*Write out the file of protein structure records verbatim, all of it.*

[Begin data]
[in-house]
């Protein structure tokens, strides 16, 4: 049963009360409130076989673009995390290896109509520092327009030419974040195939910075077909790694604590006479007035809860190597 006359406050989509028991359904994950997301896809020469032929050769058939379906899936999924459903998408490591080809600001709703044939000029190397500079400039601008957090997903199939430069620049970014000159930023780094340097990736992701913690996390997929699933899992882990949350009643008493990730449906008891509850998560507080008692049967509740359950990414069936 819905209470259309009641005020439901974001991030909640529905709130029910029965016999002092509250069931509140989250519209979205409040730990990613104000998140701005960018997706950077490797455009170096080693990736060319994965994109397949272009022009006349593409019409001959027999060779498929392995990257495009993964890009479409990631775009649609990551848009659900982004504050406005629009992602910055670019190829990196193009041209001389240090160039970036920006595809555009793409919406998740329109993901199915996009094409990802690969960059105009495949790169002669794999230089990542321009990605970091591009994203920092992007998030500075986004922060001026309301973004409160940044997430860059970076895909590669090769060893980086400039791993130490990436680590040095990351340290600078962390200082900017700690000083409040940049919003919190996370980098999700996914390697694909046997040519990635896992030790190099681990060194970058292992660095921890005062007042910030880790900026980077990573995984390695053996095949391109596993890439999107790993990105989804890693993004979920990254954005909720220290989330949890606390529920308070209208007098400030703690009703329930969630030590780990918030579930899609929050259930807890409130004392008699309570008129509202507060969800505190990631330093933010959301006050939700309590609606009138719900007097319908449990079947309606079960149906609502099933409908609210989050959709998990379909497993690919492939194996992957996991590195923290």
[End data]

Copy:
[in-house]
């Protein structure tokens, strides 16, 4: 049963009360409130076989673009995390290896109509520092327009030419974040195939910075077909790694604590006479007035809860190597 006359406050989509028991359904994950997301896809020469032929050769058939379906899936999924459903998408490591080809600001709703044939000029190397500079400039601008957090997903199939430069620049970014000159930023780094340097990736992701913690996390997929699933899992882990949350009643008493990730449906008891509850998560507080008692049967509740359950990414069936 819905209470259309009641005020439901974001991030909640529905709130029910029965016999002092509250069931509140989250519209979205409040730990990613104000998140701005960018997706950077490797455009170096080693990736060319994965994109397949272009022009006349593409019409001959027999060779498929392995990257495009993964890009479409990631775009649609990551848009659900982004504050406005629009992602910055670019190829990196193009041209001389240090160039970036920006595809555009793409919406998740329109993901199915996009094409990802690969960059105009495949790169002669794999230089990542321009990605970091591009994203920092992007998030500075986004922060001026309301973004409160940044997430860059970076895909590669090769060893980086400039791993130490990436680590040095990351340290600078962390200082900017700690000083409040940049919003919190996370980098999700996914390697694909046997040519990635896992030790190099681990060194970058292992660095921890005062007042910030880790900026980077990573995984390695053996095949391109596993890439999107790993990105989804890693993004979920990254954005909720220290989330949890606390529920308070209208007098400030703690009703329930969630030590780990918030579930899609929050259930807890409130004392008699309570008129509202507060969800505190990631330093933010959301006050939700309590609606009138719900007097319908449990079947309606079960149906609502099933409908609210989050959709998990379909497993690919492939194996992957996991590195923290």